Marcy Kellar:This article describes a technique called content mapping, a brainstorming method to help understand your site’s content. By begining with a loose method like this you develop the vision, direction and requirements of a site’s content, a cornerstone of most SharePoint sites. Once you have mapped your content, you can choose the right SharePoint components for managing and displaying the content. Give it a shot and see the difference a solid understanding of your content makes.

4 - 5 Timeless Usability Principles for Website Designers

There are some usability principles which change very rarely. The reason for this is because they are deeply ingrained into our human nature. Even if they change, they change very slightly, the fundamentals remain the same. We will try to cover some most important usability principles in the following article.

Marcy Kellar: There is so much information out there on best practices and usability principles that it’s hard to narrow it down to a list to live by but this aricle provides 5 that are easy to remember even if I’m not in agreement on the order: 1. Single Goal. 2. Navigation 3. Don’t Make Users Think 4. Design For Your Users 5. Use Conventions.

5 - A List Apart: Articles: CSS Positioning 101

Marcy Kellar: If you have done any SharePoint branding with CSS, you have probably played with CSS positioning — especially in your headers and footers. Using CSS positioning can help you move away from using tables but it can get confusing when you start talking about flow, absolute and relative positioning. This article provides a fundamental understanding of using CSS to position page elements and provides plenty of examples. Highly recommended.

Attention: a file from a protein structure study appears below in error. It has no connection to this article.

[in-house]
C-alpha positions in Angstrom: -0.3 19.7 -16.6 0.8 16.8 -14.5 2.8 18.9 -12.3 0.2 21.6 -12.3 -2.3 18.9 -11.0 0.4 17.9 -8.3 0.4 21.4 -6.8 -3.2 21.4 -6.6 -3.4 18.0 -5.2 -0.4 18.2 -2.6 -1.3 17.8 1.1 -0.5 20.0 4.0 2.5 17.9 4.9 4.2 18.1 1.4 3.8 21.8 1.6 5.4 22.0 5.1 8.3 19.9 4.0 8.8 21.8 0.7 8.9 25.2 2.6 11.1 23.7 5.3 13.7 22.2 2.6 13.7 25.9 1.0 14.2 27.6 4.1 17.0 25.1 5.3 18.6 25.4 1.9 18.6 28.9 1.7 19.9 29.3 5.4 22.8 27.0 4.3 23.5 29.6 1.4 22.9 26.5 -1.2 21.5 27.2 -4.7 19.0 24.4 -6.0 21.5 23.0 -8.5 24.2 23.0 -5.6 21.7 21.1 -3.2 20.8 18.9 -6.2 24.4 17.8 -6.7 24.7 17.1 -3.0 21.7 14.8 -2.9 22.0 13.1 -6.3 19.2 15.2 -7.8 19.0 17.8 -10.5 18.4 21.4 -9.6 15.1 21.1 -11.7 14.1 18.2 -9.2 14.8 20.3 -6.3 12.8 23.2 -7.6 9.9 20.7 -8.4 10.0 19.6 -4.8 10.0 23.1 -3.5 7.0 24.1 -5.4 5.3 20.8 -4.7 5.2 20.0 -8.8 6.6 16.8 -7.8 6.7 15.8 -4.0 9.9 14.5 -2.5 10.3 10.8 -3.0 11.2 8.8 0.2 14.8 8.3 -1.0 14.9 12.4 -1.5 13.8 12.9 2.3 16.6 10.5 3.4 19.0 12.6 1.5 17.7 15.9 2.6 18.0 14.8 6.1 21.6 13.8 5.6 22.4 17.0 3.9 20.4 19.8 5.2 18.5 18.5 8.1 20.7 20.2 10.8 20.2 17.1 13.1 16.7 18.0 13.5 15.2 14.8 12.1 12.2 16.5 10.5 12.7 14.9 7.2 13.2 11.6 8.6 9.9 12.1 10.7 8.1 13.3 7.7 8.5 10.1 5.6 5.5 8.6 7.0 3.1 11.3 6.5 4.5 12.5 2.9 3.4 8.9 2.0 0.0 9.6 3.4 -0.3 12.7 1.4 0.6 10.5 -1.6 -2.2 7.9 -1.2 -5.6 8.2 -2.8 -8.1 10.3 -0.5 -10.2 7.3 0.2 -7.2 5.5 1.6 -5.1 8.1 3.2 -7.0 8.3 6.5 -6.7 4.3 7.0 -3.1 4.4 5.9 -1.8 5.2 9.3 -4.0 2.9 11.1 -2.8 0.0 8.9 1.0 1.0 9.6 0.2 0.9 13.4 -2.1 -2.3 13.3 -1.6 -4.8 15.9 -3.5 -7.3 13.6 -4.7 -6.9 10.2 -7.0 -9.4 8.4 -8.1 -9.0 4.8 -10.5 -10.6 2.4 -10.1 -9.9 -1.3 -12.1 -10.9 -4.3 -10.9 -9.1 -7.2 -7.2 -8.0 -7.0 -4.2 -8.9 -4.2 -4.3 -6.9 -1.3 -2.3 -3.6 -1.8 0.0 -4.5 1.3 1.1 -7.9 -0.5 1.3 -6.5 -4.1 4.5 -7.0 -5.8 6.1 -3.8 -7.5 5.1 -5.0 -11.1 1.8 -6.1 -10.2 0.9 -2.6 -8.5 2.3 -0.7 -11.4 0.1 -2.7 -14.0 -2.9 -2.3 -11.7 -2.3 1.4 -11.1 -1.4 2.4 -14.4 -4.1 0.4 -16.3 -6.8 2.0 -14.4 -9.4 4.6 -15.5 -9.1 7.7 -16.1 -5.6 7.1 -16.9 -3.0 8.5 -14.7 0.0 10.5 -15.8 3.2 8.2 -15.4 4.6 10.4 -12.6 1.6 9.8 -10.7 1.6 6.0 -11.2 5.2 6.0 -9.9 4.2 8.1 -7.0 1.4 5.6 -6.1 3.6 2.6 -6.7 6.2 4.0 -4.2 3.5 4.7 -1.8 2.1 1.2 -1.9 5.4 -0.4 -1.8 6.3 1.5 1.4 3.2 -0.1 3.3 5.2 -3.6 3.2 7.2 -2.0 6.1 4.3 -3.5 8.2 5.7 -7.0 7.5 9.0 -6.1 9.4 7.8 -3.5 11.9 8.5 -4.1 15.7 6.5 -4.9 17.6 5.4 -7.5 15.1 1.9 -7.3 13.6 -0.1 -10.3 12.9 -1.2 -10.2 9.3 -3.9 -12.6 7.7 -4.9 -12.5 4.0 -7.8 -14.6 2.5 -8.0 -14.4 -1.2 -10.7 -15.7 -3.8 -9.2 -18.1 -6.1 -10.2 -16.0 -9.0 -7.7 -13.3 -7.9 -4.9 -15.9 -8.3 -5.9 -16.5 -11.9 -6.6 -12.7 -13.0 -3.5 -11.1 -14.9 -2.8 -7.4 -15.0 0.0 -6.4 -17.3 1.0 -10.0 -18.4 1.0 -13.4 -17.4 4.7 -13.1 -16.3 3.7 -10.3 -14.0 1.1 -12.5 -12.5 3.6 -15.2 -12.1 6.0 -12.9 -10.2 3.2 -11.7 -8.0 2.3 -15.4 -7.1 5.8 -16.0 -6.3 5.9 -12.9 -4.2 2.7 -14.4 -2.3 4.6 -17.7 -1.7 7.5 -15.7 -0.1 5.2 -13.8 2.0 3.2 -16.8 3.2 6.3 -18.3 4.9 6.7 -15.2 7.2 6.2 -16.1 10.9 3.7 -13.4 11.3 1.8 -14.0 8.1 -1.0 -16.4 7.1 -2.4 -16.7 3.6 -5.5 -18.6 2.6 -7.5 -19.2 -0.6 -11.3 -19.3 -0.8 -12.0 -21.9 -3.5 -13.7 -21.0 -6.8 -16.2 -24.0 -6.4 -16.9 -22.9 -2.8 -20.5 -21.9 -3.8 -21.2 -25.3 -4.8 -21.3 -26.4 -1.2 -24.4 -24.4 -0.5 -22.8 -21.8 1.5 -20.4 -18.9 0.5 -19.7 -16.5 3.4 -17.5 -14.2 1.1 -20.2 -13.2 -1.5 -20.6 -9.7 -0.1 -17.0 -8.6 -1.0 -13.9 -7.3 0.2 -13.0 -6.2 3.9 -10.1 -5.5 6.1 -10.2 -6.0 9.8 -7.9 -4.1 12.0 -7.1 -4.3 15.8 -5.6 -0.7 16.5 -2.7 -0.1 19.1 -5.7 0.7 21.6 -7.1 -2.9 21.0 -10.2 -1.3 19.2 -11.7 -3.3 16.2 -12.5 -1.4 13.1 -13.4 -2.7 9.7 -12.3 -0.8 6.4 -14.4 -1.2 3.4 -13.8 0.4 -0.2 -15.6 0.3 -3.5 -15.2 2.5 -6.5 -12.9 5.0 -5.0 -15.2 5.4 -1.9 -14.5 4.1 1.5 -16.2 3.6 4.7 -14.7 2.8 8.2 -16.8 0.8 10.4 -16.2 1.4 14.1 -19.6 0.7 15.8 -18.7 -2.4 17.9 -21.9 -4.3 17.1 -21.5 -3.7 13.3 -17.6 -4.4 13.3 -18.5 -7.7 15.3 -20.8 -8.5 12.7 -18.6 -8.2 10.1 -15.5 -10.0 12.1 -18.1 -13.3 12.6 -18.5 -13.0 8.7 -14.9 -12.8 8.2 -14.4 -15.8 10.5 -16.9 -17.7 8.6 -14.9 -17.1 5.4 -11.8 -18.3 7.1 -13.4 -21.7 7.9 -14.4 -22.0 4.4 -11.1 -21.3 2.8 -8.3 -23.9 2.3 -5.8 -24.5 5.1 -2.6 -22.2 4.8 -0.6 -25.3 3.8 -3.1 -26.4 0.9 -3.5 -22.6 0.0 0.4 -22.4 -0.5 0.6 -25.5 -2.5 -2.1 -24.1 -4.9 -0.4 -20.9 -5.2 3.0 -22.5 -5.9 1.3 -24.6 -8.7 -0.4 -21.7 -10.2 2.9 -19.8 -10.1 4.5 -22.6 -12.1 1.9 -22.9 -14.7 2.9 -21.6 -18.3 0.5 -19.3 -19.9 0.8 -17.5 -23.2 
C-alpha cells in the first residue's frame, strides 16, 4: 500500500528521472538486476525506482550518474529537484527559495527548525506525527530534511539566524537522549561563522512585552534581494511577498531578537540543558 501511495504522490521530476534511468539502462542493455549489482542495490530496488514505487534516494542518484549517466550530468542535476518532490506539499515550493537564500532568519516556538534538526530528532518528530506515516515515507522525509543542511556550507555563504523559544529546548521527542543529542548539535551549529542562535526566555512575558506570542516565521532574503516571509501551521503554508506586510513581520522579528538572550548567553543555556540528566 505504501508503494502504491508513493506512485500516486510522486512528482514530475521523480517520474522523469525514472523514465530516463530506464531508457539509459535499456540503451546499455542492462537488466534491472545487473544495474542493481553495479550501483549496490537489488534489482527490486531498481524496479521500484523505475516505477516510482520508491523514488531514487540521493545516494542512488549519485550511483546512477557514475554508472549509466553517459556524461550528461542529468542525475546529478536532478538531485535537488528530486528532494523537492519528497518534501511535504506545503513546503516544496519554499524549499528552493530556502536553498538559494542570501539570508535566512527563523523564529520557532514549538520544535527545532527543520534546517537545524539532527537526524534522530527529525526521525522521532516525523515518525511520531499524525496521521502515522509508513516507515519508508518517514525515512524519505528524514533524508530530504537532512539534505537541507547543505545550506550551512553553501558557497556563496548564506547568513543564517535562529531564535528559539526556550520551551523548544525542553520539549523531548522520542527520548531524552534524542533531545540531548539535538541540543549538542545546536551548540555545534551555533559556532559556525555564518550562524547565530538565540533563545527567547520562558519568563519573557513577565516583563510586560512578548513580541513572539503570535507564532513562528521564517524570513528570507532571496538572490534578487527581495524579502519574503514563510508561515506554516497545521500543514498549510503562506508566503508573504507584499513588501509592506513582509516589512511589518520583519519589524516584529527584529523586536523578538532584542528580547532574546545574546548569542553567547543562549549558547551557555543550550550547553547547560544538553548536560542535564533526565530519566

Top 5 UX (User Experience) Articles of the week - Week 6

 

Editor’s note: Contributor Marcy Kellar is a SharePoint Strategist and User Experience Designer. Follow her @marcykellar

2013-06-20-TopUX-Part02-01.pngLast summer, Marcy Kellar began a weekly series of her top picks of UX articles for that week. Marcy is going to pick up the series again so we’ve gone back to publish her original articles.

Here are the top 5 UX articles on branding this week:

1 - Are You a Right-Brained or Left-Brained Designer? | Design Shack

Colors, pictures, creativity; designers are quite obviously a group of people that tend to gravitate towards using the right sides of their brains… right? Or is this simply a stereotype that doesn’t necessarily ring true? Is design exclusively artistic talent put to productive use or is it possible that the industry is equally full of analytical problem solvers?

Marcy Kellar: I’m an analytical person in a creative field and cringe when someone asks me to make something pretty. I prefer to work within conventions and science to solve problems. That’s what I do as a designer. This article gives you insight into the stereotypes applied to designers and is a great read. So I’m interested, which kind of designer are you? Right or Left Brained?

2 - Why It’s Important to Sketch Before You Wireframe - UX Movement